Early History and Settlement
The following is an extract from the publication ‘A History of Altona’ by Allan J Clark that was written in 1974. Some of the facts quoted within this page are as they were known at that time but may have later been discovered to be ‘folk lore’.
The first people to inhabit Altona were the Aborigines of the Bunuron Tribe — they were coast dwellers and had lived here since about 3,000 B.C. The locality was ideal because of the abundance of game in the swamps and the bay. With the coming of European settlement these people, having no resistance to European diseases such as measles, mumps, etc., died out soon after. (More up to date details can be found at https://alhs.com.au/local-history/indigenous-peoples/)
Following the explorers, Matthew Flinders (who first gazed over the plains that were to be Altona, from the You Yangs 1/5/1802) and Lieut. Grimes (whose party visited the future Altona in 1803), J. Batman arrived in 1835, bartered 600,000 acres of land, which included all of Altona, from the natives, and with J. P. Fawkner founded Melbourne.
Altona had its first settler soon after in Alfred Langhorne, a nephew of Captain Lonsdale, who, after obtaining a pastoral lease of 248 acres from the N.S.W. Government in 1836 (Victoria was part of N.S.W. until 1851) settled there by 1842 and built the first portion of the “Homestead” in what is now Queen Street, Altona. The area was known as Laverton. This homestead first appears on a map of 1842.
From “Pastoral Pioneers of Port Phillip” we learn that Alfred Langhorne was born in 1817, travelled overland (presumably from the Sydney area) to Dandenong in 1836, and was overseer for Captain Lonsdale in 1838. He married (Sarah) the same year, then settled at Altona. The pastoral lease was Laverton (Truganina).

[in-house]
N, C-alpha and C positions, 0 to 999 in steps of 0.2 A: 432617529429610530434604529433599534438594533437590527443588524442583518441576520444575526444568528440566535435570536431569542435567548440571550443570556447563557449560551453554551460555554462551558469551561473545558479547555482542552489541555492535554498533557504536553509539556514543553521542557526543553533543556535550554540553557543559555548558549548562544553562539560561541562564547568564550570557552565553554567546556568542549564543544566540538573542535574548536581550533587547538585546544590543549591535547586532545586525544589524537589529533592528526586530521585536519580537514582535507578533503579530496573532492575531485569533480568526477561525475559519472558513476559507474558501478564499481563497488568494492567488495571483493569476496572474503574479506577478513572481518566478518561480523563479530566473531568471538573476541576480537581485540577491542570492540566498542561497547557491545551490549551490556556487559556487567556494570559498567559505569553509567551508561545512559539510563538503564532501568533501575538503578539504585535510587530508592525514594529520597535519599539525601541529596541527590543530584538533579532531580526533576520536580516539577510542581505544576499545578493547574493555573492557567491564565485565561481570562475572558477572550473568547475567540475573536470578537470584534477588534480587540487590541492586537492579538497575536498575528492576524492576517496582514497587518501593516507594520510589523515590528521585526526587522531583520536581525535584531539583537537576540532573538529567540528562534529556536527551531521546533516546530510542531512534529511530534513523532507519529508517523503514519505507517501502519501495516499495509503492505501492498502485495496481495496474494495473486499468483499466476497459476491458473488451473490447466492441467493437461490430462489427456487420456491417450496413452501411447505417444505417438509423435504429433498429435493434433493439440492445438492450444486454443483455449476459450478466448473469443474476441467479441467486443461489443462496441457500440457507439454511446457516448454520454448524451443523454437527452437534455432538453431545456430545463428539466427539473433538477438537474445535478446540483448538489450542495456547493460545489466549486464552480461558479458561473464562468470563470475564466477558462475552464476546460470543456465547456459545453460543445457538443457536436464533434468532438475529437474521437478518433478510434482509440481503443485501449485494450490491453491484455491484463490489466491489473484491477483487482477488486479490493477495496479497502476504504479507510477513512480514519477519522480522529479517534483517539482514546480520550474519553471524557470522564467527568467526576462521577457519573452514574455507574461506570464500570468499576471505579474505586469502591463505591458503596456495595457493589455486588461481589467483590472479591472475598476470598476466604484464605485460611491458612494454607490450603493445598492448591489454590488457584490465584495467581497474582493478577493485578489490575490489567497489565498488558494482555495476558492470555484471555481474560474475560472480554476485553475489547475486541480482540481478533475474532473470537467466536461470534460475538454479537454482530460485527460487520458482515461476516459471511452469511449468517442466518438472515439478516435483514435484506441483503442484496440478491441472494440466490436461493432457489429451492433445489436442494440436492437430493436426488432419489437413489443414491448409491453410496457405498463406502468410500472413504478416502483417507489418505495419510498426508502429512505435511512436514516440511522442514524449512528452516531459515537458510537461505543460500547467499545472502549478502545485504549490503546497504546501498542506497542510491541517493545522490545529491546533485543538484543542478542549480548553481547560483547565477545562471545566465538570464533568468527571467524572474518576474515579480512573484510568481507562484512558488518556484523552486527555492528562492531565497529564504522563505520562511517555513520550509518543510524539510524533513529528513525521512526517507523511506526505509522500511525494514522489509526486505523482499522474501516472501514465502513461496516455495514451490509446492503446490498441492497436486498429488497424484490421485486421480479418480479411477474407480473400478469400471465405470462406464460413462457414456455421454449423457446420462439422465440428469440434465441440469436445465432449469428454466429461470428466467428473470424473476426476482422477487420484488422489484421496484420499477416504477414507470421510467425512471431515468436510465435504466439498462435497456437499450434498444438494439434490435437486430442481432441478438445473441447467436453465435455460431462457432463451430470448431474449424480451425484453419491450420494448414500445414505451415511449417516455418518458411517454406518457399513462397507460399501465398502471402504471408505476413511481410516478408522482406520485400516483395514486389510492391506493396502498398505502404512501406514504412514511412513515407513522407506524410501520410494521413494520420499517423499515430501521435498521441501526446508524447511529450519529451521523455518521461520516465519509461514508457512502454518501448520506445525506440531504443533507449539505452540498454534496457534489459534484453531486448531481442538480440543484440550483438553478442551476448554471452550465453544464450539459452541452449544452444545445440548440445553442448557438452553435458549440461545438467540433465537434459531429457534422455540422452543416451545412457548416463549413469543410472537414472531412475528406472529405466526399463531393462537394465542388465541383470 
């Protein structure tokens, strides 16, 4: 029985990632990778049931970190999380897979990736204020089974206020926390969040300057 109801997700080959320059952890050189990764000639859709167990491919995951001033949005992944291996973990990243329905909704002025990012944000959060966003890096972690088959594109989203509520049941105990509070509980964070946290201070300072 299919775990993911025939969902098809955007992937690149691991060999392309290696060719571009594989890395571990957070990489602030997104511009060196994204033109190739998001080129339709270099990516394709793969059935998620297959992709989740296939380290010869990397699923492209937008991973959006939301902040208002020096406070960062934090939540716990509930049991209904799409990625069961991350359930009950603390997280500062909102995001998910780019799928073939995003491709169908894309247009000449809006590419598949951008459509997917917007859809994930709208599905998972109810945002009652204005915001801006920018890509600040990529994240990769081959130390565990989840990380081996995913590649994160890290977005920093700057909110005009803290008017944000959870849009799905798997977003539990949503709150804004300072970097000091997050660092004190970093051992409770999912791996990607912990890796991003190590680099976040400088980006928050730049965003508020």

A Robert William Wrede selected 125 acres of land in the area now known as Seaholme, and maps show a building there, but little is known about this.
Soon after settling, Langhorne leased large areas of land, so that by 1849 he held 12,488 acres, or 19 1/2 square miles. He bought his first block of 40 acres in 1850 for £176 ($352). Over the succeeding years he purchased more land, including Wrede’s block, so that at his death in 1874 he owned about four square miles.
Over the years the “Homestead” was enlarged, so that by the turn of the century it had assumed its present size, with out-buildings since demolished. It seems also that the Homestead was probably known as “Altona” at least as early as 1861, possibly because of the German ancestry of the Langhorne family, dating back to the days of Oliver Cromwell in the 1 600’s, when the family emigrated to England.
Other settlers followed Langhorne to Altona. They were:— WILLIAM CHERRY in 1844-5 who probably leased the area which contains the lake that bears the family name. From 1855-66 he bought large areas of land that are now Brooklyn, Altona North and East. His holdings at this time were about 3,678 acres. On his death the land was apportioned to his three sons. JAMES lived in the Brooklyn area in “Brooklyn Lodge” WILLIAM Jnr. took the centre section and resided in “Kororoit Park”, the original home, whilst ROBERT lived at “Seaford”, just north of Cherry Lake. (For further details on the dispersement of lands refer https://alhs.com.au/local-history/pioneer-graves/grave-of-william-cherry/)
The site of “Brooklyn Lodge” is unknown. “Kororoit Park”, later owned by Mr. Grieve, was near the present BP Depot, but is now only ruins. “Seaford” has also gone. Mr. T. E. Lempriere resided there at the turn of the century, and it was later known as Rowdon’s Dairy Farm.
DAVID ROSS is first heard of as holding land in the Wyndham (Werribee) area in 1844-45. In 1850 he purchased 112 acres near the former S.E.C. briquette depot in Altona North for £1 ($2) per acre. His Homestead”Hatherley” was situated west of the swamp in the depot ground, but nothing now remains.
E. Blackshaw lived at the west end of the road that now bears his name, whilst a Cornelius Welton lived further east along this road. These last two were in residence at least in the 1880’s.
The sources of income of all these early settlers were mainly from dairy cattle, sheep, oats, pigs and fowls.
After Langhorne’s death in 1874 his property passed into the hands of J. J. Phelps. In 1885 land sub-division began around the future Altona. In that year Epsom Estates in the vicinity of the racecourse was thrown open for housing development.